Again and again over the last four years, the Trump administration has made it harder for Americans — and people abroad — to get basic reproductive health care.
In 2017, the administration reimposed and broadened a rule, sometimes called the Mexico City policy, barring health organizations around the world that get US aid from providing or even discussing abortions. The result was a reduction in access to abortion, as well as services like contraception and prenatal care.
The same year, Trump’s Health and Human Services Department issued rules weakening an Obama-era mandate requiring employers to offer insurance that covers birth control, allowing them to claim an exemption if they had a religious or moral objection. Those rules have been tied up by lawsuits, but just won a major victory at the Supreme Court in July.
And in 2019, the Trump administration finalized what reproductive health advocates call a “domestic gag rule,” barring health care providers that get federal family planning funds under the Title X program from performing or referring for abortions. As a result, hundreds of clinics have exited the program, cutting its ability to provide birth control services in half.
These actions have had a real and serious impact on patients, only compounded by a pandemic that has made it even harder for many Americans, especially low-income people of color, to access reproductive health care.
But there is likely an end in sight for many of the Trump administration’s policies: Since they were enacted by executive action, they can be undone by President-elect Joe Biden when he takes office, without any help from Congress.
Biden has promised to do exactly that, spelling out in campaign documents his plan to reverse many of Trump’s actions. “President-elect Biden believes that health care is a right that should not be determined by one’s zip code or income,” Mariel Sáez, women’s media director for the Biden campaign, wrote in a statement to Vox.
But the question for many is not whether the Biden campaign will simply roll back Trump’s policies — it’s whether he will go further to repair America’s reproductive health care system and strengthen it for the future. “The harms are so complex and, now, ingrained, that it’s going to be a real battle and a real fight,” Zarah Ahmed, associate director of federal issues at the Guttmacher Institute, told Vox. “We’re going to have to use every tool we can to undo those harms.”
The Trump administration has made opposition not just to abortion, but to some forms of contraception, a cornerstone of its public health policy. Likely with the help of Vice President Mike Pence, a longtime opponent of abortion and Planned Parenthood, Trump staffed his department of Health and Human Services with numerous anti-abortion rights advocates. And time and again, his administration has issued rules that reduce access to abortion, contraception, and more. These are three the Biden administration has pledged to roll back:
Also known as the “global gag rule,” this policy has been enacted by every Republican president starting with Ronald Reagan, and repealed by every Democratic president. But President Trump enacted an even broader version of the policy — while previous Republican administrations had barred family planning organizations abroad that receive US aid from discussing abortion, Trump made the policy apply to any health organization that receives US money. That means nonprofits that work on tuberculosis, malaria, and all other health issues are banned from even bringing up abortion, lest they lose their funding, as Sarah Wildman reported at Vox in 2017.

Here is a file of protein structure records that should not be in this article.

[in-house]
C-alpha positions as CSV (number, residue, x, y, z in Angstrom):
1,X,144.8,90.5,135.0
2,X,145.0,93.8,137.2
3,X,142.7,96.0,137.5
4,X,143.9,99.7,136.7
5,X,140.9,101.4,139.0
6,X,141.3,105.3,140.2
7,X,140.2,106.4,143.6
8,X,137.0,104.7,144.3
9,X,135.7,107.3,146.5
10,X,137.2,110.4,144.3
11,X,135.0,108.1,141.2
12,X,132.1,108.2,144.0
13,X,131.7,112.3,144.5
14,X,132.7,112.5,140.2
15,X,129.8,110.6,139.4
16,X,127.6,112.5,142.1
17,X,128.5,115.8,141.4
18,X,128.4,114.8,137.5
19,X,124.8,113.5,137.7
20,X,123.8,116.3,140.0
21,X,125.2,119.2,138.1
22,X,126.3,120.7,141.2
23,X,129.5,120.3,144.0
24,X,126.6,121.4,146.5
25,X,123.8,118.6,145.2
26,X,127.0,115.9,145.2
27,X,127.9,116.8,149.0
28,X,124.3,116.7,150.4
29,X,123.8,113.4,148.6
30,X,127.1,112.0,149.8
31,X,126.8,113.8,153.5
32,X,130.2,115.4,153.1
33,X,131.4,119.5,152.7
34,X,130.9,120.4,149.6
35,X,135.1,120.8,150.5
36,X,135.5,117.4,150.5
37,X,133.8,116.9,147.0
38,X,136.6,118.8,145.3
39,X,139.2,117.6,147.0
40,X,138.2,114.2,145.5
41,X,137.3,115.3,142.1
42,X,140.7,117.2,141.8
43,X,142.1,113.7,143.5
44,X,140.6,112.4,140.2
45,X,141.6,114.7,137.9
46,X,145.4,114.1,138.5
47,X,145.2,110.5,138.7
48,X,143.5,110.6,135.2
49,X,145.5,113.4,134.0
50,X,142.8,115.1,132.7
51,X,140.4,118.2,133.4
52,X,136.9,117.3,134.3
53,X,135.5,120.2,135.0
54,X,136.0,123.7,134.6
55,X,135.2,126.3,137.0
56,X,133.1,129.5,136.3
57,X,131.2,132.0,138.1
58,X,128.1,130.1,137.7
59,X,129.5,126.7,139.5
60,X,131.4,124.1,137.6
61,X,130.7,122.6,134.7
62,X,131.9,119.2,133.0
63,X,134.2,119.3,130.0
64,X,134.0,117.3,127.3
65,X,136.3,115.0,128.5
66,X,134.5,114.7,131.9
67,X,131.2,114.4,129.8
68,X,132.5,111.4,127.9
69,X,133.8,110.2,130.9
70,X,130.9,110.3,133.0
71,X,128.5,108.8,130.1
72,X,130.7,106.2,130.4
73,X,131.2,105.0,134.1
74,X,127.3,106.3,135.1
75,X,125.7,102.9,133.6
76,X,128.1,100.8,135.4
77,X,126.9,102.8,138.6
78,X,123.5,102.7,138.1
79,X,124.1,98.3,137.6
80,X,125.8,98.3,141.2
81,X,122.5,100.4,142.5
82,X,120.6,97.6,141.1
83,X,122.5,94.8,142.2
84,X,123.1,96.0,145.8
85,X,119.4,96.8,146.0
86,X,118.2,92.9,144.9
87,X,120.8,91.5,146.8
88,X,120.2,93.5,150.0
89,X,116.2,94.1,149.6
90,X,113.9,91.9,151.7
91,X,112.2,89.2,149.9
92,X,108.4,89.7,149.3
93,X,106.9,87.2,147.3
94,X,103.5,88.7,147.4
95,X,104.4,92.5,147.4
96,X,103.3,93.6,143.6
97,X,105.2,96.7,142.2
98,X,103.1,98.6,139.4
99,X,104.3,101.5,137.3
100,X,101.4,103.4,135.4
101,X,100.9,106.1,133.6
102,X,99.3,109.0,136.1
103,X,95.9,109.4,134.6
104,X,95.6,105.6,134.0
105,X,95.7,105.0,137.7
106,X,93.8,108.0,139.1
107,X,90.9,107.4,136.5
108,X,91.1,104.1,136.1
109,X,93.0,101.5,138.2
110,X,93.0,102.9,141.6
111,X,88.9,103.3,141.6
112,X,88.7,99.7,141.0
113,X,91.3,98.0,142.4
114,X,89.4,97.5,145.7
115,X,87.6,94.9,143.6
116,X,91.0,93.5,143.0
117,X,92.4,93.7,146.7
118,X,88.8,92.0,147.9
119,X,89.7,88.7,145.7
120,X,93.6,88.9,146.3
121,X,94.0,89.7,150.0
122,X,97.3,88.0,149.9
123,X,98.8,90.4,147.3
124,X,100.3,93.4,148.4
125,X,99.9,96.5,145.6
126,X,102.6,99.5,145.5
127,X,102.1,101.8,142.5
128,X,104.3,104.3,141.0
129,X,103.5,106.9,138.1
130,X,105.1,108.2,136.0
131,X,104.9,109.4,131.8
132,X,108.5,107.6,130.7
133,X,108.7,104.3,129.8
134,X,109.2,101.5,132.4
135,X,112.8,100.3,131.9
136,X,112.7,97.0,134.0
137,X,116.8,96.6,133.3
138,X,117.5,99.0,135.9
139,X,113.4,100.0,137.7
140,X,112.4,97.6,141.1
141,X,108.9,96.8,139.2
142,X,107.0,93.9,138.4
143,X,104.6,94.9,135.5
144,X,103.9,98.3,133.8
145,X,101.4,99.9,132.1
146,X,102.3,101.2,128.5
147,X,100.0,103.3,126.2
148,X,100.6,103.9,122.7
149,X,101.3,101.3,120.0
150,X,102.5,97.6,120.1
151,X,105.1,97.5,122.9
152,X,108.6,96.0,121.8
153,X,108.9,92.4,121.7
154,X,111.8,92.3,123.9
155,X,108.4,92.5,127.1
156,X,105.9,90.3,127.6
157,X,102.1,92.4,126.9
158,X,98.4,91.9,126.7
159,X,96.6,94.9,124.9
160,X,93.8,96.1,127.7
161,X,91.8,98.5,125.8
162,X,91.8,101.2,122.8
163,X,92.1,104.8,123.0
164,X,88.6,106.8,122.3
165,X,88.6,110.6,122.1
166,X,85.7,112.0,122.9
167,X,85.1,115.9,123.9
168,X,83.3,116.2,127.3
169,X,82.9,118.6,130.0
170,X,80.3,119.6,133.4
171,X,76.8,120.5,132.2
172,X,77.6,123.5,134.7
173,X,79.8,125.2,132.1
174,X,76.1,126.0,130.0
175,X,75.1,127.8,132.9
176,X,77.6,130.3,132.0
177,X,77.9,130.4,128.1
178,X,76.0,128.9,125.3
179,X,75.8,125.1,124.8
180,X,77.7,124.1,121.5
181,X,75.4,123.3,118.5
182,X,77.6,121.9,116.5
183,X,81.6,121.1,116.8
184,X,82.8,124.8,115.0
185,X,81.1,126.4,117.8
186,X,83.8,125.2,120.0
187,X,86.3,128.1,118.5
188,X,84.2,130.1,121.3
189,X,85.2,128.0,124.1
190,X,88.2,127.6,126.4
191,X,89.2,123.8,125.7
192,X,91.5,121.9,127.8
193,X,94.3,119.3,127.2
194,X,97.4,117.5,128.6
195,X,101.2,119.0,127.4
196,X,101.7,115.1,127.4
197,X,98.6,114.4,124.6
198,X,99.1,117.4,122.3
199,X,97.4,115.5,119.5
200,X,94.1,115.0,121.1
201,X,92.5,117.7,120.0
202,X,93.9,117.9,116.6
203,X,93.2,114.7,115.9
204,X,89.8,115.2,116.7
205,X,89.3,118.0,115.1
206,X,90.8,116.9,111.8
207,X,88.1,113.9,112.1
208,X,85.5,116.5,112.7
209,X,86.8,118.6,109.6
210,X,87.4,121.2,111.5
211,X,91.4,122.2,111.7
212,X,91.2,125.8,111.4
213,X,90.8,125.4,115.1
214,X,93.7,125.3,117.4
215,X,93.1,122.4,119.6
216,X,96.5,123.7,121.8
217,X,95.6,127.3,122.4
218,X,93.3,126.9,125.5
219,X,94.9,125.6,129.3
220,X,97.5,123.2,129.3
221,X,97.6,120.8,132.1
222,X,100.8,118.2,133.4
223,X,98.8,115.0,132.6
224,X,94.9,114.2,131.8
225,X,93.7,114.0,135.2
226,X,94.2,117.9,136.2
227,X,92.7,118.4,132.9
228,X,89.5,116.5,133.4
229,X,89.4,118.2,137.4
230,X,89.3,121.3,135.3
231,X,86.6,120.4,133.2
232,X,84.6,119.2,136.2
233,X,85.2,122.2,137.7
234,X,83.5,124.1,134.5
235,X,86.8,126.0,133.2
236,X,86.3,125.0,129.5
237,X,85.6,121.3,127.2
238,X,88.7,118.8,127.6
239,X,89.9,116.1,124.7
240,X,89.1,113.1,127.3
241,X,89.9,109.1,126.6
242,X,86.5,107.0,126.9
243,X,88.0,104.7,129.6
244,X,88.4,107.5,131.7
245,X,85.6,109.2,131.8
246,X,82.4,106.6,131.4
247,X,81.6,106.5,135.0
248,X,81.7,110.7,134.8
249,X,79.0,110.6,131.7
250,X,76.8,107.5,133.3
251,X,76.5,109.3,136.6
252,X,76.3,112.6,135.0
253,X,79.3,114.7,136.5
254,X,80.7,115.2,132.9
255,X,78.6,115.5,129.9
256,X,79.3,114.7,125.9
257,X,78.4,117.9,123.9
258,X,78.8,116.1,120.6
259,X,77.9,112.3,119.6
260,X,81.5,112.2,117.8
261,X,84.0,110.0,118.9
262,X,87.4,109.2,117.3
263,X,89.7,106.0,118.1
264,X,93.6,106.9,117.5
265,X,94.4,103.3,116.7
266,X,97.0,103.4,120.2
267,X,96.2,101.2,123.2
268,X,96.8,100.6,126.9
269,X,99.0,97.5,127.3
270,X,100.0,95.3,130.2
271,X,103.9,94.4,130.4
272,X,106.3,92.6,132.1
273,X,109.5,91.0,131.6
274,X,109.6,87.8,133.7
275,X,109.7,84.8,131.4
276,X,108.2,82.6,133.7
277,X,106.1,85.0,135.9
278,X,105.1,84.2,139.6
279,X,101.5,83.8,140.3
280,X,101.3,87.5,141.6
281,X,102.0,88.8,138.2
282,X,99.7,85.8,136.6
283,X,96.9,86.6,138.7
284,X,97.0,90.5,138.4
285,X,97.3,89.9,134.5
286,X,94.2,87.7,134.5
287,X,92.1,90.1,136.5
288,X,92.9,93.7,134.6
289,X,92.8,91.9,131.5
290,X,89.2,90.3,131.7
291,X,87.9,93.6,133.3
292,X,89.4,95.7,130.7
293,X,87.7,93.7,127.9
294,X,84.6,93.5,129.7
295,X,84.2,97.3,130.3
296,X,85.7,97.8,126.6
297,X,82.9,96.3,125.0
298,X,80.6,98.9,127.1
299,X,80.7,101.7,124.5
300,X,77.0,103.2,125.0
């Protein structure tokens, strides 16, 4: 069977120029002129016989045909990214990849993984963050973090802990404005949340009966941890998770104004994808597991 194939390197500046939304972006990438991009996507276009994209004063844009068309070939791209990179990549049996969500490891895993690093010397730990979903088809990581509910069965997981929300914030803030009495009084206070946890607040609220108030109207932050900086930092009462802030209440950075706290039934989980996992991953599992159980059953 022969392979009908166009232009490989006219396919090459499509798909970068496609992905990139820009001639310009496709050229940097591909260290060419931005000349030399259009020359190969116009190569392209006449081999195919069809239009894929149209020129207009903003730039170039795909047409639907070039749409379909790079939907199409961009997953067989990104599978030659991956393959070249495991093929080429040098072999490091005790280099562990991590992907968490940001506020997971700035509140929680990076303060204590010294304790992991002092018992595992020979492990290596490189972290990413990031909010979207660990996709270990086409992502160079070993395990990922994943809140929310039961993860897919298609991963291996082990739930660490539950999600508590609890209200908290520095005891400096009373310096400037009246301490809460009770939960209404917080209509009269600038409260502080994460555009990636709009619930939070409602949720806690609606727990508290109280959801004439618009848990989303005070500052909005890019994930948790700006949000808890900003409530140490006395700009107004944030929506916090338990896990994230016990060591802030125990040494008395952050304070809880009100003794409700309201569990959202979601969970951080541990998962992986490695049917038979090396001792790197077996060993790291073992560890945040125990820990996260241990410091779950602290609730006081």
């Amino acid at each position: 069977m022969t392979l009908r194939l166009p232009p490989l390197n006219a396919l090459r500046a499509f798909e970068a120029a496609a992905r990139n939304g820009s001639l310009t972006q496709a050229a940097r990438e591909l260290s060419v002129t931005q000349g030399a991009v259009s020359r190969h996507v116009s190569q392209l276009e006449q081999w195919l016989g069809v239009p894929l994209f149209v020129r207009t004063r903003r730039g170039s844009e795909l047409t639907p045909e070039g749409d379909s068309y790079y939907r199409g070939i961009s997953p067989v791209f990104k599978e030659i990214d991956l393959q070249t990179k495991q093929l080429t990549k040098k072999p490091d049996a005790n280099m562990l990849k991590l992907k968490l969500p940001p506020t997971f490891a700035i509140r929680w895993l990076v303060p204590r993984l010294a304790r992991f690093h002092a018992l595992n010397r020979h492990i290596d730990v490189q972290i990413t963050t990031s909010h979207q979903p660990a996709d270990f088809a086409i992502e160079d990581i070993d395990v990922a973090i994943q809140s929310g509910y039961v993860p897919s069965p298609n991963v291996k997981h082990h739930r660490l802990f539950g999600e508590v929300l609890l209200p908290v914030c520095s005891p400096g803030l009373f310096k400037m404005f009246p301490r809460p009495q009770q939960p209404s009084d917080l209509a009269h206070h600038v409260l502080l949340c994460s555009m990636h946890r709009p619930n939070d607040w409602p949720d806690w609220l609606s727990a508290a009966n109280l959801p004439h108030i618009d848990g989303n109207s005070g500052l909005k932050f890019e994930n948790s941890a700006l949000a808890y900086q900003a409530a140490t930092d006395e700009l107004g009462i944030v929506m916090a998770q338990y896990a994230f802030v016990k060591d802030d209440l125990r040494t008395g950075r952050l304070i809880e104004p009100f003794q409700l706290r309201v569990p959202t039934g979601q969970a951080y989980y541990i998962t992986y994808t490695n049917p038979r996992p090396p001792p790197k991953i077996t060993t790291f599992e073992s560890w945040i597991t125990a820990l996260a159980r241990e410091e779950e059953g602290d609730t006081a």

The results have been devastating around the world. For example, a 2019 study across Kenya, Nepal, Nigeria, and South Africa found reduced access not just to abortion, but to contraception, prenatal care, HIV testing, and screening for breast and prostate cancer.
Like Democrats in the past, Biden has pledged to rescind the policy. “This rule currently bars the US federal government from supporting important global health efforts — including for malaria and HIV/AIDS — in developing countries simply because the organizations providing that aid also offer information on abortion services,” his campaign stated earlier this year as part of its “agenda for women.”
But reproductive health advocates want to see him do more. They are urging him to champion the Global Health, Empowerment, and Rights (HER) Act, which would permanently repeal the Mexico City policy. And Guttmacher is calling on the Biden administration to significantly increase the US contribution to international family planning programs, from the $575 million currently set aside for 2021 to $1.66 billion.
Both those moves would require the approval of Congress, a significant barrier if Republicans retain control of the Senate after January’s runoff elections in Georgia. But Biden should lead on reproductive health not just with executive orders, but with all the tools at his disposal, including pressure on Congress, Ahmed said. “The Trump administration has gone after and attacked reproductive health on so many fronts, so aggressively, that our response and the response from the Biden administration has to be equally aggressive and equally multifaceted.”